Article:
Another composition concept is leading lines. The best description of leading lines uses diagonal lines that lead the eye to a certain point of the photograph. Now these lines don‚Äôt have to overt and obvious to the viewer, they can be very subtle by just offering a hint of where the eye should be led. A leading line does not necessarily have to lead you to a certain part of a photo, it can work to lead you away from your focal point‚Äîin the sense that your focal point is the subject of the image.
Now the concept of leading lines can be used in cooperation with the rule of thirds. You can compose your shot so that a leading line is directing the eyes towards a feature that sits at one of the crash points of a photograph. Another Example is if you were shooting a portrait and had the subjects face‚Äîmainly their eyes‚Äîlooking in a certain direction. The leading lines in this case would be the ¬†line created by the direction that the subject‚Äôs eye is looking.
Rhythm and Repetition
I group these two ideas together only because they work best together. The concept of repetition is a fairly easy one to understand and is best seen in photos of fence posts, traffic cones, and while looking at mirrors that face each other. From its word, repetition is going to be something that repeats itself or follow a particular pattern.
The idea of rhythm can come in the break of that pattern. In a photo where traffic cones are lined up and spaced equally, rhythm is created by removing a cone, or replacing one of the cones with a significantly smaller or larger cone. Even a different color can add a sense of rhythm to a photograph.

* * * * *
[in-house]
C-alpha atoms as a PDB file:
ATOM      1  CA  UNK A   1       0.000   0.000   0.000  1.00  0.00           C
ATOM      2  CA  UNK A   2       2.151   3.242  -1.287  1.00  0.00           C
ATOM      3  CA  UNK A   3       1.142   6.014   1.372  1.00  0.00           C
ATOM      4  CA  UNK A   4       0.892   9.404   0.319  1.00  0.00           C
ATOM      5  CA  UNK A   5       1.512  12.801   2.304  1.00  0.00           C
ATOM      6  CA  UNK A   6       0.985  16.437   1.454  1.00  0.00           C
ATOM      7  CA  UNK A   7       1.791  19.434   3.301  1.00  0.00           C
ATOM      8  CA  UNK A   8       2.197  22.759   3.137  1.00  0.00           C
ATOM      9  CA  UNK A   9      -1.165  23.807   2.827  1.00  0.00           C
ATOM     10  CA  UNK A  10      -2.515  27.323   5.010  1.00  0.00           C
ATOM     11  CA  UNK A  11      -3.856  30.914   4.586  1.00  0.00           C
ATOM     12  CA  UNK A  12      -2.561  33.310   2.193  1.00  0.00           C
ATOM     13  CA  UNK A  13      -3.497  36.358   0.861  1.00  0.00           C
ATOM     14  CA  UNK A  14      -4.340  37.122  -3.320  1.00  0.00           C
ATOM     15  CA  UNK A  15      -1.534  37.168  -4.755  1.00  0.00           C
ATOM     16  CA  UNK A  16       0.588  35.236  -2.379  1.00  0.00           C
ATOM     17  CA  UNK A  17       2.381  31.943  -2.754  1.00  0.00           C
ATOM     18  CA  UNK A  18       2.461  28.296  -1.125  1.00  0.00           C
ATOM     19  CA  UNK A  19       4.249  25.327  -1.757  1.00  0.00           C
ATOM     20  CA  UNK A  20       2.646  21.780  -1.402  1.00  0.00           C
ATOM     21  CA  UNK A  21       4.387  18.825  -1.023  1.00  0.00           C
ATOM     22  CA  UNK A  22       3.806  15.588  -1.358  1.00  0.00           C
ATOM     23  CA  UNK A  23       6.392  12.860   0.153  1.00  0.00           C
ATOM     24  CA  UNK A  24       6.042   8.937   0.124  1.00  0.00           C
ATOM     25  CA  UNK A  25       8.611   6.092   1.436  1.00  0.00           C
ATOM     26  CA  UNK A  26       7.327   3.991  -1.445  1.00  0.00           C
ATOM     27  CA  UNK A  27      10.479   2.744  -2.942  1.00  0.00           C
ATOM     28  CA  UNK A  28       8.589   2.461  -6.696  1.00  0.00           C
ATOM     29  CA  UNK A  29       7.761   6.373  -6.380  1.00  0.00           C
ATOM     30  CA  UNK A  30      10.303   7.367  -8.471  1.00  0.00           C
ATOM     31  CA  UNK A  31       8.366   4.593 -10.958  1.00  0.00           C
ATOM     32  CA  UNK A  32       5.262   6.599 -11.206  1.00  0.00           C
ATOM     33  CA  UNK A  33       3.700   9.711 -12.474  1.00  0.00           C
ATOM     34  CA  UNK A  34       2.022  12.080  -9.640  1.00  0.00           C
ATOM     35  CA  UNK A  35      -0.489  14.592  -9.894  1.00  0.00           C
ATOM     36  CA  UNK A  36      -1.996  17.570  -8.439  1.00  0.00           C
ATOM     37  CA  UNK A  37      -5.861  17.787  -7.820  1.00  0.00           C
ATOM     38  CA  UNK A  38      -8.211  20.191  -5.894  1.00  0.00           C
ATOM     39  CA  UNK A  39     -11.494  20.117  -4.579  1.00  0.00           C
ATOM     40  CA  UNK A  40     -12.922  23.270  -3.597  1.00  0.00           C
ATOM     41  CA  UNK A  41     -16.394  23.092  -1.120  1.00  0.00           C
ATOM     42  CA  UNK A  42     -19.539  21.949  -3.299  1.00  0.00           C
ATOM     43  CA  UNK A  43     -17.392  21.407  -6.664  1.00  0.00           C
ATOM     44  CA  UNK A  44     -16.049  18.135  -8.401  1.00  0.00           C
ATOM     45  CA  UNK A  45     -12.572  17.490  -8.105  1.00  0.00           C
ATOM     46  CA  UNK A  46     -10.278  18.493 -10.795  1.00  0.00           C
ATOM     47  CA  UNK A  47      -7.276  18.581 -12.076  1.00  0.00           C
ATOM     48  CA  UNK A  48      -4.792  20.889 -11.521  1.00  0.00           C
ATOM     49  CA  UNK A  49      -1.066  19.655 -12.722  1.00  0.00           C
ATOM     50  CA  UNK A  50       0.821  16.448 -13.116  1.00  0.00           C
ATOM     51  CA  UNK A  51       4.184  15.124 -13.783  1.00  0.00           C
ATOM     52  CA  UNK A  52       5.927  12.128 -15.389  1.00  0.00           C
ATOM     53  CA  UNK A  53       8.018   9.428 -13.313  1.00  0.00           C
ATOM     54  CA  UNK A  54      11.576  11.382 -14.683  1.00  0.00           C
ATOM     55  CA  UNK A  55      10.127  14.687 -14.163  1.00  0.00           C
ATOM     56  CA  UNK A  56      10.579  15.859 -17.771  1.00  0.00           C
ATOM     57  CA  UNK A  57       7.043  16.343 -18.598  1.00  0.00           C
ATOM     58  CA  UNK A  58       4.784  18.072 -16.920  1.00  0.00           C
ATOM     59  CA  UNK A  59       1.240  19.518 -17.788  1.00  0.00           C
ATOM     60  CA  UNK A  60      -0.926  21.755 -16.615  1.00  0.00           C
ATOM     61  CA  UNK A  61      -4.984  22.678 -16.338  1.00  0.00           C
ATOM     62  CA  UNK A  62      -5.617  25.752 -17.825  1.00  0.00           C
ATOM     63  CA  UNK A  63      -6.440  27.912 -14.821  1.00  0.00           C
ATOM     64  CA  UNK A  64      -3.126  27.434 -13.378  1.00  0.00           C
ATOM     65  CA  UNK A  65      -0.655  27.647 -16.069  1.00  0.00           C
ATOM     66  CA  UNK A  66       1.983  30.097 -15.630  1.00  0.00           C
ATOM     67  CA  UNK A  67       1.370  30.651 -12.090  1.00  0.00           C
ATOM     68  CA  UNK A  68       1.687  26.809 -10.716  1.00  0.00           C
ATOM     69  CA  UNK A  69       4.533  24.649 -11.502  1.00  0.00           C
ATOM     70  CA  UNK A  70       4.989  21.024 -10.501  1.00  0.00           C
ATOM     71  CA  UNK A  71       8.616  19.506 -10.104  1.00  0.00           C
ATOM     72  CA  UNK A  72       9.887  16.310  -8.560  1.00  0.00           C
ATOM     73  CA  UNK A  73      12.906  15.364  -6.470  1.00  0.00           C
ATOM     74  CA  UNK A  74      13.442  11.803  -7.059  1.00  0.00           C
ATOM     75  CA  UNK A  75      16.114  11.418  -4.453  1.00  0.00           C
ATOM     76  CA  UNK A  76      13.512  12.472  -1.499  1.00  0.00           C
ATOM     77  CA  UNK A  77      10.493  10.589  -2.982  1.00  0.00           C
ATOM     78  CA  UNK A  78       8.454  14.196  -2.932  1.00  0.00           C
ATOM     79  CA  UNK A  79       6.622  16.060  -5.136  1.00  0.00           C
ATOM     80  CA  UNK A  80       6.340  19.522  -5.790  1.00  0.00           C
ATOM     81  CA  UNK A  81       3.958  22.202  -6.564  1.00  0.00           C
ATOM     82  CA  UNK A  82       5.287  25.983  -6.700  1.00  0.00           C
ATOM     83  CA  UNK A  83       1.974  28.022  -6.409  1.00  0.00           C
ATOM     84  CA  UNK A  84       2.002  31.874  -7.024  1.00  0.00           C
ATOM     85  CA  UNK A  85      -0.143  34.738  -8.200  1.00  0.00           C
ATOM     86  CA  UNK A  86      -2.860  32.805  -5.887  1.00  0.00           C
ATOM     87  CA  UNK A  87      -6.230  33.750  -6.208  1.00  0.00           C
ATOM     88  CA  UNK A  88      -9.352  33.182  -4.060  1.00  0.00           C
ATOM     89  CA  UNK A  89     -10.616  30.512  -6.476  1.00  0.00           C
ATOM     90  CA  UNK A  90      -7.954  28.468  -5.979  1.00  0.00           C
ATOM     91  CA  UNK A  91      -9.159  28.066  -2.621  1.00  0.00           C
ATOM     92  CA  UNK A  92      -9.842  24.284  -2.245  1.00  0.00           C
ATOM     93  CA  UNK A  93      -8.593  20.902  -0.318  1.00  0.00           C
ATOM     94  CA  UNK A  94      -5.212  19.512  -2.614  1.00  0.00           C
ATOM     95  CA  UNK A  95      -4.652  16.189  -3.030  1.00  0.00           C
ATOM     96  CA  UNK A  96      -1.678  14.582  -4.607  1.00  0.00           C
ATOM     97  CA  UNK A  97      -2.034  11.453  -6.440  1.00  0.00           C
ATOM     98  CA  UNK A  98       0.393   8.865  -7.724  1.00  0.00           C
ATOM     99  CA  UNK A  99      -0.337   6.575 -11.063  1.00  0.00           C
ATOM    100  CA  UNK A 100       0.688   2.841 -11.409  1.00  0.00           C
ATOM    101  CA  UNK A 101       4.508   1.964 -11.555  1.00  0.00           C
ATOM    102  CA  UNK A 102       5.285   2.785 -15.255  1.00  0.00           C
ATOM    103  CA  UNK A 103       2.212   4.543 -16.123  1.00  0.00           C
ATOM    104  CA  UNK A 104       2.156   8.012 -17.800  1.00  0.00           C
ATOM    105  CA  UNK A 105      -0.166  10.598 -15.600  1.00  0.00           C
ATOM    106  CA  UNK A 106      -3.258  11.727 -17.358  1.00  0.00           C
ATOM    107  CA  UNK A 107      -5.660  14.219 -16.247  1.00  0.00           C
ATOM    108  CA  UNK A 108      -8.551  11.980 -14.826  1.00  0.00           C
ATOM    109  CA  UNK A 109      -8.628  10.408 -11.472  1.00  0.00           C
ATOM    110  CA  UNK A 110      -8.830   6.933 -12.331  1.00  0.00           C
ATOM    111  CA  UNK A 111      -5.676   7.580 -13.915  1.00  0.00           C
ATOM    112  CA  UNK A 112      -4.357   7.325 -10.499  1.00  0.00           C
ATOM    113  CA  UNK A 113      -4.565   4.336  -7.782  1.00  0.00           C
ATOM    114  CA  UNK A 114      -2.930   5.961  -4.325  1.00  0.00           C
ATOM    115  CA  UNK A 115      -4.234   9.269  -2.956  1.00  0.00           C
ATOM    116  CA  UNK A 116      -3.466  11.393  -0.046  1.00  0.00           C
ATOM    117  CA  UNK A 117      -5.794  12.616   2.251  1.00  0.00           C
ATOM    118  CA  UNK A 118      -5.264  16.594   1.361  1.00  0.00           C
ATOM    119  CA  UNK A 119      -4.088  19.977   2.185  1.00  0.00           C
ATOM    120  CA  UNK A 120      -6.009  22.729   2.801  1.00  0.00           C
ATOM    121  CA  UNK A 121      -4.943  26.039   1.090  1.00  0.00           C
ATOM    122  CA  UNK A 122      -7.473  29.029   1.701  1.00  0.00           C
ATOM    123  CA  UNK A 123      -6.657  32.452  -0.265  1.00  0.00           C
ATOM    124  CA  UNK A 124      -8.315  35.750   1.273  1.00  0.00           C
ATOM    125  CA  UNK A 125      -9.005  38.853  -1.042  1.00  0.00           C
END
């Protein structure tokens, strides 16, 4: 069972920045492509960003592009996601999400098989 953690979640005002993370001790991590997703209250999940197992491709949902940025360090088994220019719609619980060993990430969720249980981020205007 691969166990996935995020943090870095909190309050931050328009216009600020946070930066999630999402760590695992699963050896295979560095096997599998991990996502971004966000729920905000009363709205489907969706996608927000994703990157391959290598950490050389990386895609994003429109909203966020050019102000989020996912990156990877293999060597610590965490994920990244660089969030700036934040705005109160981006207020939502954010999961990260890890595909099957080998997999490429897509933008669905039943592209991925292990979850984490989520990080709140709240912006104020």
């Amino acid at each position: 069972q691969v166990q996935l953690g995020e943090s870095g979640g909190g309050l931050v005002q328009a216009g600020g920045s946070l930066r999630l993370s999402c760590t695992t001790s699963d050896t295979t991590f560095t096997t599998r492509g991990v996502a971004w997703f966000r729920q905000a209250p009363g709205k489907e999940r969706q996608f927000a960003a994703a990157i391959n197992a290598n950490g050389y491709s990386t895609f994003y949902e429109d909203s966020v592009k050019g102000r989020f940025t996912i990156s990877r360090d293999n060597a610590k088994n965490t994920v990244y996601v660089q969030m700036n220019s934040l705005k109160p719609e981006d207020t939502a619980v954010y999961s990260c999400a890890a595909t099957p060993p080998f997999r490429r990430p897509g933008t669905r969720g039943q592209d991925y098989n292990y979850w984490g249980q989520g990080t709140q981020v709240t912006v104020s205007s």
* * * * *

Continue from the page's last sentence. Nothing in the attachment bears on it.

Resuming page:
Every photo that you take doesn‚Äôt have to fill your frame with the subject matter. The negative space of a photograph can be just as interesting as the positive space. Negative space is also another composition tip that works well with the rule of thirds: place a minuscule object into your frame and allow the negative space to tell the story of that subject.
Now I know that the images in this article are not real photographs, but this was the way that I learned how to visualize the concept. If you would like to see some photographs that illustrate the concept using real world images, go and check out the Flickr tag for the rule of thirds. Also be sure to search for the tags that cover leading lines, rhythm, repetition, and negative space.
I hope this post has helped you to better compose your photographs. The content provided here isn‚Äôt just for use with the more expensive DSLR cameras, it can be applied to all types of cameras from homemade pinhole cameras to consumer point-and-shoot cameras all the way up to medium and large format cameras, both film and digital. If this helped you, be sure to leave a comment letting us know. Also, share your images with us and everyone else by posting a link in the comments to where we can see them.
|Last Updated on Wednesday, 22 December 2010 19:59|